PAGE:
Another self-examination – the soapy and seaside self-discovery series is a mixed bag

Summary

It will be divisive, but another selfOpenness and the promotion of understanding and generosity are valuable themes.

This Another Self Season 1 review is spoiler-free.


It’s now getting to a point where you can’t really ignore Turkey’s output in the film and TV industry, especially on Netflix, where occasional duds like The Life and Films of Ersan Kuneri are vastly outnumbered by intriguing dramas like Gift and perhaps especially Ethos, that it seems that no one has looked. You can now add another self to the diversity of entertainment available in the country, and while it’s ultimately a mixed bag that some won’t like, it’s at the very least a well-assembled drama that’s skillfully structured, packed full of strong performance and leans heavily against deeply undervalued ideas of generosity, openness and understanding.

The premise revolves around three friends – Doctor Ada, lawyer Sevgi, and obligatory “influencer” Leyla – who go on an impromptu road trip to Ayvalik after Sevgi’s cancer returns with a vengeance after unsuccessful treatment. The idea is to seek out a new form of outward treatment within the spiritual compound of a local guru named Zaman, but it becomes a journey of self-discovery and spiritual awakening, with each woman and several other characters sneaking in and out of their orbit, beginning to confront their own traumas and anxieties and make decisions that ultimately impact their relationships and their future.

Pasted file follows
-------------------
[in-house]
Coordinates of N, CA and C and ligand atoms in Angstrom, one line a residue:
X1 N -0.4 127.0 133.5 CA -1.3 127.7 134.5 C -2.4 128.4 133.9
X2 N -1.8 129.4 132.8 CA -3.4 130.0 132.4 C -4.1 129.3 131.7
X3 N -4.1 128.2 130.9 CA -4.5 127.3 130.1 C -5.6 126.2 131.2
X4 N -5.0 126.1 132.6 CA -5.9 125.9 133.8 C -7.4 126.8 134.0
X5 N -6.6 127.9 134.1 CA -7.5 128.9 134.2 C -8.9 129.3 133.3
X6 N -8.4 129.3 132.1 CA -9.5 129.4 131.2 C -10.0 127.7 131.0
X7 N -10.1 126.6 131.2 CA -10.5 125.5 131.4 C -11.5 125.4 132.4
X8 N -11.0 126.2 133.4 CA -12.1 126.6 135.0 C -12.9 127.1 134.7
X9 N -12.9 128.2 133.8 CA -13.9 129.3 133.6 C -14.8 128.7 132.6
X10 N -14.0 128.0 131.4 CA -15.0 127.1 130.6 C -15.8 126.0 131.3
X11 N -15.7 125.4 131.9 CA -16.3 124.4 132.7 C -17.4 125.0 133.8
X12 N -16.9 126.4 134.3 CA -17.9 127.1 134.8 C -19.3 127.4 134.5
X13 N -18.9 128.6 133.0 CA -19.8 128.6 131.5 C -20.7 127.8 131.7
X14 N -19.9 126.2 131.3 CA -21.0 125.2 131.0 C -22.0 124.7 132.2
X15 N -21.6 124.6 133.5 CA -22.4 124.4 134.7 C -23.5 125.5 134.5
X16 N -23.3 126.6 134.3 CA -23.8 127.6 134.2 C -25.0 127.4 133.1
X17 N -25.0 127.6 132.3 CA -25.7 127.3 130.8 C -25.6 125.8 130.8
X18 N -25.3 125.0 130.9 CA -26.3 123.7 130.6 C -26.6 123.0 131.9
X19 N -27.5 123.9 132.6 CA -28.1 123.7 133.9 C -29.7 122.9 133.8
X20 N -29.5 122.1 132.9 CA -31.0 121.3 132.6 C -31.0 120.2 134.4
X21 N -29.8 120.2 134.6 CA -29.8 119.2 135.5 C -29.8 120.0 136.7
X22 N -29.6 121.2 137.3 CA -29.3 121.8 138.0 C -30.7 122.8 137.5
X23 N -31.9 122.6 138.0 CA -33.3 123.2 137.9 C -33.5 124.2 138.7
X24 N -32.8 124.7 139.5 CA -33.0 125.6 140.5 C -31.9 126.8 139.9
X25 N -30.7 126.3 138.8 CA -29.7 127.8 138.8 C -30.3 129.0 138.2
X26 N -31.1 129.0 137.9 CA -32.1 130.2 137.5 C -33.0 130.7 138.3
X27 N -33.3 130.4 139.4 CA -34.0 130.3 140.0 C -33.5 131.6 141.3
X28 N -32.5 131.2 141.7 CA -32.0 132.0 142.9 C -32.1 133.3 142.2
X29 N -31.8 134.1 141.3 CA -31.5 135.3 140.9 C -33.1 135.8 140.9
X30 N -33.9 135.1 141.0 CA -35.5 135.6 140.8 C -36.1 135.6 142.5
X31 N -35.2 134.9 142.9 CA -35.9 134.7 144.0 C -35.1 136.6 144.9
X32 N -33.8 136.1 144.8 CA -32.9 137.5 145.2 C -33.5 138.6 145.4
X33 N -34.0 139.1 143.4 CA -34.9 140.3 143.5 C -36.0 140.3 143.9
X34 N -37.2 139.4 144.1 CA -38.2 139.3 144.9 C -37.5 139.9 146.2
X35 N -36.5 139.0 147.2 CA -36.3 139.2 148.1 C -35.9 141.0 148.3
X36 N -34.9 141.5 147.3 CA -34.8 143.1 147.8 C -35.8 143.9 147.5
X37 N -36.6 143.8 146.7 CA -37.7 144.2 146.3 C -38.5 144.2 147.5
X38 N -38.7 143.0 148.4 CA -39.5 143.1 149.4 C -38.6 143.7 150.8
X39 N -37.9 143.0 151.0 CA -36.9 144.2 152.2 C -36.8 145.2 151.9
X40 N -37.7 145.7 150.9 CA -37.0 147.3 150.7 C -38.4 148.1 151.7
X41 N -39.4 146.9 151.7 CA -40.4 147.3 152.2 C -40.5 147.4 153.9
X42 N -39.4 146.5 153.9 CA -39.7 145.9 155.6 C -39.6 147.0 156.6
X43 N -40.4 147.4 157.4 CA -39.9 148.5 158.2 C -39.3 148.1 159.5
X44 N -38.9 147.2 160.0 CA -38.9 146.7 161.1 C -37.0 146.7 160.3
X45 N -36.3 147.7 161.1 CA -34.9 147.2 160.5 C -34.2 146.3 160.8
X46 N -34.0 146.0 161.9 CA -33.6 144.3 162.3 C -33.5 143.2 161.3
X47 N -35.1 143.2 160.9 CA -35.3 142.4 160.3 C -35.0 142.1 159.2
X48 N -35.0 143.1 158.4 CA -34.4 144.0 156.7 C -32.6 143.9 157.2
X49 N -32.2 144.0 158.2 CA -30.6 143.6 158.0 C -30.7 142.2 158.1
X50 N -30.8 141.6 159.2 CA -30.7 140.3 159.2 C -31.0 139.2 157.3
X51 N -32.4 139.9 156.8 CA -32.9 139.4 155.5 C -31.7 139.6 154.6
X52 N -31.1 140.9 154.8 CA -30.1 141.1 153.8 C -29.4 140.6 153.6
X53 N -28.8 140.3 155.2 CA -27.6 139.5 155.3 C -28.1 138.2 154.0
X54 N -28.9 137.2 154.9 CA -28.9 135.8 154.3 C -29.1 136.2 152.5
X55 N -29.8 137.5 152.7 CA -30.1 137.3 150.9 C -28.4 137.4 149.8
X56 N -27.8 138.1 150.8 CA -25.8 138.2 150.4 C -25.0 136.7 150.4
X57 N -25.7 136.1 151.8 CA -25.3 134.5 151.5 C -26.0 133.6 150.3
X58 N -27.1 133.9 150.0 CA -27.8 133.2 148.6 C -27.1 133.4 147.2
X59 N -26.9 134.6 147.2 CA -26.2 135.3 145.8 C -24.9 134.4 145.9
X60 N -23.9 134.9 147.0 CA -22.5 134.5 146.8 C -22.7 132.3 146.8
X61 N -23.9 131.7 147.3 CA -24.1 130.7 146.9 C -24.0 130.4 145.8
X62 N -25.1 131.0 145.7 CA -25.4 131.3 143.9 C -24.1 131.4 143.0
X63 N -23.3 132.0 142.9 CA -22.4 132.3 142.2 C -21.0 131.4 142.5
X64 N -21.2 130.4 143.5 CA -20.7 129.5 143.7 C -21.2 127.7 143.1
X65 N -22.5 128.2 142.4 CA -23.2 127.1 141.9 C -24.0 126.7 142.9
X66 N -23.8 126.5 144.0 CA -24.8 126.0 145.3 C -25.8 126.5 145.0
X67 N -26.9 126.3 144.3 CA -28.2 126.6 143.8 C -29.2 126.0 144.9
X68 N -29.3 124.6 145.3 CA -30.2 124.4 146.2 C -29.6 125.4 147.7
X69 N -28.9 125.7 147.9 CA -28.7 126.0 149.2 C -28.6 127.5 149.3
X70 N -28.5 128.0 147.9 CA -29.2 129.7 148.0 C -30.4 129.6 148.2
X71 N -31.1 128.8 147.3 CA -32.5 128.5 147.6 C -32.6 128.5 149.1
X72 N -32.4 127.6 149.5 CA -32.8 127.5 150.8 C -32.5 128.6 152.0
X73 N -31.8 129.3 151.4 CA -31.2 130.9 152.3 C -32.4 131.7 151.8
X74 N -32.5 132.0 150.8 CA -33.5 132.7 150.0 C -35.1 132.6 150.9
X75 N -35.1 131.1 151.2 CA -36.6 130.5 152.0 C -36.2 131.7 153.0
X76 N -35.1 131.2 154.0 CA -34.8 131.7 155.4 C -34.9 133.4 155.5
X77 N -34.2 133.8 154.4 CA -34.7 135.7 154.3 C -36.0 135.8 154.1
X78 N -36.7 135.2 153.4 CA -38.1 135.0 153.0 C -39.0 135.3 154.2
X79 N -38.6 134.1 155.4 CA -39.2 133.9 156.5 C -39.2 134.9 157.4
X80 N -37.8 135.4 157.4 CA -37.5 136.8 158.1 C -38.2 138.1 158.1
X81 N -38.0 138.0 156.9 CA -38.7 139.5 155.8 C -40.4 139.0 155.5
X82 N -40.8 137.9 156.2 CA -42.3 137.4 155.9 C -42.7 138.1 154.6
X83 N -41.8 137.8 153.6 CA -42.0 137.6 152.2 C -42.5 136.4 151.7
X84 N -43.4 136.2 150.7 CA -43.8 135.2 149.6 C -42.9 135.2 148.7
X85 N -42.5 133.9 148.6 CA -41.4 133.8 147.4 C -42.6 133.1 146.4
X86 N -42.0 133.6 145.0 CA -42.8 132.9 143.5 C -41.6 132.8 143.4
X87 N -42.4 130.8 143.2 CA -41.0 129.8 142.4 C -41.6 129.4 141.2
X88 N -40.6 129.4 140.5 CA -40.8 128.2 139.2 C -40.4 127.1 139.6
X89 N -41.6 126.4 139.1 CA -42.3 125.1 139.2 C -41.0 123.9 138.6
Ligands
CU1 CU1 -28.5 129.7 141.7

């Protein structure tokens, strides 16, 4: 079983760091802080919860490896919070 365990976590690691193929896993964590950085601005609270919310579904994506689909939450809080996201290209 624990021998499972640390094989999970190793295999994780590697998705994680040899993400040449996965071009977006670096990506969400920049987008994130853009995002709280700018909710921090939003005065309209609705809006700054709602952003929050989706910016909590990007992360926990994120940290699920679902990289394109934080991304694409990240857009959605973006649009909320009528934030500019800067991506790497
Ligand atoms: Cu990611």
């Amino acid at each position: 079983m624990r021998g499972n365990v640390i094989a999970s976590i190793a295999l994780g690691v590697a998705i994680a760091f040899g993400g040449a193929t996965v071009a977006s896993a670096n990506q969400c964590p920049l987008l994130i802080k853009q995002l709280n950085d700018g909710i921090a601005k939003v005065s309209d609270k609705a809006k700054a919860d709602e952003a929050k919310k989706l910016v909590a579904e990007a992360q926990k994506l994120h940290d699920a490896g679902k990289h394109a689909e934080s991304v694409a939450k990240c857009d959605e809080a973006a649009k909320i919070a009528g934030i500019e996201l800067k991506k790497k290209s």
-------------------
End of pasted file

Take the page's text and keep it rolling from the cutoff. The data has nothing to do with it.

Directed by Burcu Alptekin, who shoots the whole thing in a summer and tourist atmosphere, another self is intended to be a light seasonal rate. It mostly manages to be just that, allowing the chemistry between the three main characters and the beauty of the backdrop to do a lot of work. But it’s really in its themes that the show is most interesting, exploring how a connection to others and to oneself, and perhaps even something more divine, can heal deeper than our current understanding of medicine. traditional. It’s kind of like written woo-woo nonsense, but the execution is better than I make it sound, and a late twist makes it clear that the show isn’t promoting spiritualism as a catch-all magic bullet, but more holistic think and better agreement of ourselves and others as being vitally important to how we navigate our lives.

Some viewers will hate this. And, in truth, I thought I would. But there was something I admired about his openness and positivity, and he’s technically capable enough to get his ideas across. It’s too long at eight episodes, especially since each is nearly an hour long, and there are gimmicks and tropes that make the central story a little ungainly towards the middle. But those are minor critical quibbles and shouldn’t be overstated — for the most part, it’s a nice, refreshing human drama.

You can stream Another Self Season 1 exclusively on Netflix.



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